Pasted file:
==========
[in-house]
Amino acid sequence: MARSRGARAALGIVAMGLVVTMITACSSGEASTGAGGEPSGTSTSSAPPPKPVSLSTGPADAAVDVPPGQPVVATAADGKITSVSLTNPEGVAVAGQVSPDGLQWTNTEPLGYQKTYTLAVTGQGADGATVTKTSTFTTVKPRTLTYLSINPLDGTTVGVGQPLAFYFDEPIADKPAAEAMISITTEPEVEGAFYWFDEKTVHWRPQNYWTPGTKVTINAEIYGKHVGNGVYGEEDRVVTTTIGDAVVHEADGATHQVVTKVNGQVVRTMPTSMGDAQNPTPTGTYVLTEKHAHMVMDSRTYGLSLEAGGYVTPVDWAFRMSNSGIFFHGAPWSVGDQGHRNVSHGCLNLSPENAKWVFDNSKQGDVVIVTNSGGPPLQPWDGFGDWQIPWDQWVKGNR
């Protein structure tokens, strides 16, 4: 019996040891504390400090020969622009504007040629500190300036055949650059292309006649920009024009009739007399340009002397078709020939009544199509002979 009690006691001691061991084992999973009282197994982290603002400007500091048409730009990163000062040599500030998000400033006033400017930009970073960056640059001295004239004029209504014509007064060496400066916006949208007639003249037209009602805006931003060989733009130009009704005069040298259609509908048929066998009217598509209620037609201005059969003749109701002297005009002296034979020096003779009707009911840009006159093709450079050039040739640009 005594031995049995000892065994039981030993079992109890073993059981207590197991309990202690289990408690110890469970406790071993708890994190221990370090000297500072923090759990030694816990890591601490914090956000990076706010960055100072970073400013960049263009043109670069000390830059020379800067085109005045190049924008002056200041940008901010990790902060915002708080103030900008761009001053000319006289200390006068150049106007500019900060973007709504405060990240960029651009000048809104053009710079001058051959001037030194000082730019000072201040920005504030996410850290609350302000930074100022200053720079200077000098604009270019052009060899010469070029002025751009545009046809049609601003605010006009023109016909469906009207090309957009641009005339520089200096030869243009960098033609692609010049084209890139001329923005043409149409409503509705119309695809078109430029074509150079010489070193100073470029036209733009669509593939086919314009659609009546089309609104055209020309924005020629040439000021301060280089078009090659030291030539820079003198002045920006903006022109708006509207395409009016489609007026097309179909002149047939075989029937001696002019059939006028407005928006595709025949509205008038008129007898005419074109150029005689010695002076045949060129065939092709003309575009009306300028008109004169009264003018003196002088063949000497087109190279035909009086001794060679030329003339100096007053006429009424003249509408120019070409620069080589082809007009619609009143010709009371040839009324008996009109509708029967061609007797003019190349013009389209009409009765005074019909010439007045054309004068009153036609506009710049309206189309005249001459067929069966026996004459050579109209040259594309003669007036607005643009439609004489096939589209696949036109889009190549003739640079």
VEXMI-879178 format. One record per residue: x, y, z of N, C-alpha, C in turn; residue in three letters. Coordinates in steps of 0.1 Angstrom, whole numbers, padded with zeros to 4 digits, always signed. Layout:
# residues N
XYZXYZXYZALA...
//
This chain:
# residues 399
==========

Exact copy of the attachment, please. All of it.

[in-house]
Amino acid sequence: MARSRGARAALGIVAMGLVVTMITACSSGEASTGAGGEPSGTSTSSAPPPKPVSLSTGPADAAVDVPPGQPVVATAADGKITSVSLTNPEGVAVAGQVSPDGLQWTNTEPLGYQKTYTLAVTGQGADGATVTKTSTFTTVKPRTLTYLSINPLDGTTVGVGQPLAFYFDEPIADKPAAEAMISITTEPEVEGAFYWFDEKTVHWRPQNYWTPGTKVTINAEIYGKHVGNGVYGEEDRVVTTTIGDAVVHEADGATHQVVTKVNGQVVRTMPTSMGDAQNPTPTGTYVLTEKHAHMVMDSRTYGLSLEAGGYVTPVDWAFRMSNSGIFFHGAPWSVGDQGHRNVSHGCLNLSPENAKWVFDNSKQGDVVIVTNSGGPPLQPWDGFGDWQIPWDQWVKGNR
């Protein structure tokens, strides 16, 4: 019996040891504390400090020969622009504007040629500190300036055949650059292309006649920009024009009739007399340009002397078709020939009544199509002979 009690006691001691061991084992999973009282197994982290603002400007500091048409730009990163000062040599500030998000400033006033400017930009970073960056640059001295004239004029209504014509007064060496400066916006949208007639003249037209009602805006931003060989733009130009009704005069040298259609509908048929066998009217598509209620037609201005059969003749109701002297005009002296034979020096003779009707009911840009006159093709450079050039040739640009 005594031995049995000892065994039981030993079992109890073993059981207590197991309990202690289990408690110890469970406790071993708890994190221990370090000297500072923090759990030694816990890591601490914090956000990076706010960055100072970073400013960049263009043109670069000390830059020379800067085109005045190049924008002056200041940008901010990790902060915002708080103030900008761009001053000319006289200390006068150049106007500019900060973007709504405060990240960029651009000048809104053009710079001058051959001037030194000082730019000072201040920005504030996410850290609350302000930074100022200053720079200077000098604009270019052009060899010469070029002025751009545009046809049609601003605010006009023109016909469906009207090309957009641009005339520089200096030869243009960098033609692609010049084209890139001329923005043409149409409503509705119309695809078109430029074509150079010489070193100073470029036209733009669509593939086919314009659609009546089309609104055209020309924005020629040439000021301060280089078009090659030291030539820079003198002045920006903006022109708006509207395409009016489609007026097309179909002149047939075989029937001696002019059939006028407005928006595709025949509205008038008129007898005419074109150029005689010695002076045949060129065939092709003309575009009306300028008109004169009264003018003196002088063949000497087109190279035909009086001794060679030329003339100096007053006429009424003249509408120019070409620069080589082809007009619609009143010709009371040839009324008996009109509708029967061609007797003019190349013009389209009409009765005074019909010439007045054309004068009153036609506009710049309206189309005249001459067929069966026996004459050579109209040259594309003669007036607005643009439609004489096939589209696949036109889009190549003739640079």
VEXMI-879178 format. One record per residue: x, y, z of N, C-alpha, C in turn; residue in three letters. Coordinates in steps of 0.1 Angstrom, whole numbers, padded with zeros to 4 digits, always signed. Layout:
# residues N
XYZXYZXYZALA...
//
This chain:
# residues 399